Globally, Deaths From War And Murder Are in Decline
The world is getting safer, even if it doesn’t necessarily feel like it
The world is getting safer, at least so far as people killing other people is concerned. Globally, says a new report from the Human Security Report Project, deaths from war—either between state powers or by a government against its people—have been generally in decline since the end of World War II. The report:
During 2012—the most recent year for which there are data—the number of conflicts being waged around the world dropped sharply, from 37 to 32. High–intensity conflicts have declined by more than half since the end of the Cold War, while terrorism, genocide and homicide numbers are also down.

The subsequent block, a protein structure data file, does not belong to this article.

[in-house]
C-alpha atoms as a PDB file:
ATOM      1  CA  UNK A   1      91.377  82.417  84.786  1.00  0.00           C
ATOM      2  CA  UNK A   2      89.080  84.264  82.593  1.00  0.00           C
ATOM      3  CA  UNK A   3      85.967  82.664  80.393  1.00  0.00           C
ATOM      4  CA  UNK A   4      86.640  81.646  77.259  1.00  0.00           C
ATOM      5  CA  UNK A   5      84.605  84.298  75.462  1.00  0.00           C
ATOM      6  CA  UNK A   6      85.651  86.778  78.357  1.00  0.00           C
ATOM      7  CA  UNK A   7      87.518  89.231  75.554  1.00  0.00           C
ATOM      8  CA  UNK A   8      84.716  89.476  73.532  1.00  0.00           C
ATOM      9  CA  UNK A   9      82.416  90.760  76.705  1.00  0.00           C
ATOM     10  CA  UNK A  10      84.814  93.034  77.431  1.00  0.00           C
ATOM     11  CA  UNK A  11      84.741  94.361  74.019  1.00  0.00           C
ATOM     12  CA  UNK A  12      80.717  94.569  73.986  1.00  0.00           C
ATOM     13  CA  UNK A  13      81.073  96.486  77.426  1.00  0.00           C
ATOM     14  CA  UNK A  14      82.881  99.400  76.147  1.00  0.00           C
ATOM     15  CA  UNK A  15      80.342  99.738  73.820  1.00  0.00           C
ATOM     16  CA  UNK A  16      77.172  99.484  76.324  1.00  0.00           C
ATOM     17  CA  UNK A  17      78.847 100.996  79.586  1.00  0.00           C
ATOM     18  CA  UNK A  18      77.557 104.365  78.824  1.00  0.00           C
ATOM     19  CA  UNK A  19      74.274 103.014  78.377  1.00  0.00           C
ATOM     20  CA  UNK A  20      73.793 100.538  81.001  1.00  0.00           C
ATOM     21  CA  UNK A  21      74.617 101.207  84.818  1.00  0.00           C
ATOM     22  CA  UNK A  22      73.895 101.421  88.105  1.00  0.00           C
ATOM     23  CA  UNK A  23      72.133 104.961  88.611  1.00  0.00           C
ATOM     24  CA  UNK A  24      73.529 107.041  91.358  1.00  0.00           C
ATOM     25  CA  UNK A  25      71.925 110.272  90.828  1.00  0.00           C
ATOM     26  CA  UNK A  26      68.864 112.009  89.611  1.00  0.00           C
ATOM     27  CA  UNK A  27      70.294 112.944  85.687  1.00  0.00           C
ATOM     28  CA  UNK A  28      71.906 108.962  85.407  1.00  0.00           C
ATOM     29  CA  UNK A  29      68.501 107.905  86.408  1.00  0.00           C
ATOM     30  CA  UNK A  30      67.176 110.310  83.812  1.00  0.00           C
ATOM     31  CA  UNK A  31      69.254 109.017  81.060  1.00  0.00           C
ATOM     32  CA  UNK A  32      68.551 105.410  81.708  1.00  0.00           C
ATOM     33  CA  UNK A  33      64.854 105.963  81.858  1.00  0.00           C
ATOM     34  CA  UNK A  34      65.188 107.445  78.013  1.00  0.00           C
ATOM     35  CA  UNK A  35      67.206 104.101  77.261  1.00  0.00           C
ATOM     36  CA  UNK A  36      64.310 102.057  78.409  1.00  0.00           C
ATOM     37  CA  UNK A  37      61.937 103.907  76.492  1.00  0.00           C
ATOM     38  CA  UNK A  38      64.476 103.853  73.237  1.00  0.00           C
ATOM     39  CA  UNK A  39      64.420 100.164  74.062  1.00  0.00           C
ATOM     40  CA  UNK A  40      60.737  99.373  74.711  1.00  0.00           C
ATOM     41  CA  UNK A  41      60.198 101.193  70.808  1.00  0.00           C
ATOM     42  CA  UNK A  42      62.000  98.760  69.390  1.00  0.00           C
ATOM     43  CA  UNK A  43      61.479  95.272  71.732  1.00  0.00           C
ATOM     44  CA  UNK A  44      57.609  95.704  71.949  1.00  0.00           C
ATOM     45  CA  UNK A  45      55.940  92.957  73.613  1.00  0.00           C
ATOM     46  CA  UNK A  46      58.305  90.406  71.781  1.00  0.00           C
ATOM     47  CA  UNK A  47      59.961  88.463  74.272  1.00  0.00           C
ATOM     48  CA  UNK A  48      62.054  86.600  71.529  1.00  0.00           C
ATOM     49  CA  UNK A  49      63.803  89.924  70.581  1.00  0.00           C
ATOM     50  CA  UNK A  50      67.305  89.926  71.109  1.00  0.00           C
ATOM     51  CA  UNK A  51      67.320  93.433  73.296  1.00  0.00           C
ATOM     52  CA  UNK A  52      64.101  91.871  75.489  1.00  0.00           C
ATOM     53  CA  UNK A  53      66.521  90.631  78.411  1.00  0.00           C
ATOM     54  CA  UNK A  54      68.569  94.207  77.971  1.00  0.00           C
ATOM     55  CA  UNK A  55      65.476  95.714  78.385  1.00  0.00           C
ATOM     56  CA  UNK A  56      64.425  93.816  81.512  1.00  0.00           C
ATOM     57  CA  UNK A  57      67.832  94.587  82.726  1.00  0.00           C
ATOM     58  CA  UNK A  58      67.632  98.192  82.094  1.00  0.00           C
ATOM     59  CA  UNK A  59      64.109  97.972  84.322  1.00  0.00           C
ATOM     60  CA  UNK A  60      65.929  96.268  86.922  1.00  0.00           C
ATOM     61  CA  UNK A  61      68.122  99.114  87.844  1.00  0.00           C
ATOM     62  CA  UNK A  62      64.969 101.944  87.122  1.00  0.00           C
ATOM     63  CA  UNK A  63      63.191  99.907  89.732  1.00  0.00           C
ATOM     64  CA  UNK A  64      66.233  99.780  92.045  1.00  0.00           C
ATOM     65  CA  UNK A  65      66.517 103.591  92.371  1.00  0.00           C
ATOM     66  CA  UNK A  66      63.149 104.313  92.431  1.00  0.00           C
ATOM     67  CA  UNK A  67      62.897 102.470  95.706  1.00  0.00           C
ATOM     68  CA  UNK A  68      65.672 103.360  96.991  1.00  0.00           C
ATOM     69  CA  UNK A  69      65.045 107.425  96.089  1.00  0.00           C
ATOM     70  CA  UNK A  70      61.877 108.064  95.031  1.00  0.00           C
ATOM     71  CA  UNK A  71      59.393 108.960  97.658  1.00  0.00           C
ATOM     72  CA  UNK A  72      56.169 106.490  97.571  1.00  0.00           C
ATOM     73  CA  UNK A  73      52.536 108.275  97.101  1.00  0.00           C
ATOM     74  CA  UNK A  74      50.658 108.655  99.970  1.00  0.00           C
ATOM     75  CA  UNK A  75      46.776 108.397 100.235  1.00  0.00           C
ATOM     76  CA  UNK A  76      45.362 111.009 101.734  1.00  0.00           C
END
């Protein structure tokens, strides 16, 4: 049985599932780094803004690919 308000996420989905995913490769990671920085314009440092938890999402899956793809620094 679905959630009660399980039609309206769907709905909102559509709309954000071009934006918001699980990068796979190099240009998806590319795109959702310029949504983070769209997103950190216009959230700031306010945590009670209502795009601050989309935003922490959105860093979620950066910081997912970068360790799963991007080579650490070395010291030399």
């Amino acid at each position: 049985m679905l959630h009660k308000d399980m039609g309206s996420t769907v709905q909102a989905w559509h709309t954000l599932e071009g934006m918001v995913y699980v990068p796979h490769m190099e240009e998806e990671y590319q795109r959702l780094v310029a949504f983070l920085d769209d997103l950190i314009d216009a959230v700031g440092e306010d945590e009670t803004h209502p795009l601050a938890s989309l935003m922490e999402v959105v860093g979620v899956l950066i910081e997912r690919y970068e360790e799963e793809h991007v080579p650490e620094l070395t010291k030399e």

The report, says Fast Company, “counts wars and war deaths (international and civil), murders, and other violence (including political coups), and compares the numbers historically.”
It shows, for example, that the number of international wars has fallen hard since the 1950s (from more than six a year, to less than one a year now).
Likewise, the number of war deaths has also plummeted. In the 1950s, there were almost 250 deaths caused by war per million people. Now, there are less than 10 per million. "There are have been some pretty extraordinary changes and they haven't been recognized," Mack says. Military leaders, for example, say we live in the "most dangerous time ever." And yet, in statistical terms at least, this isn't remotely true.
The recent rise of organized crime-related killings has made up for he drop in state-based conflicts, to some extent But the difference in magnitude between these events and the atrocities of war means that, on the whole, the recent uptick in murders hasn't erased the improvements elsewhere.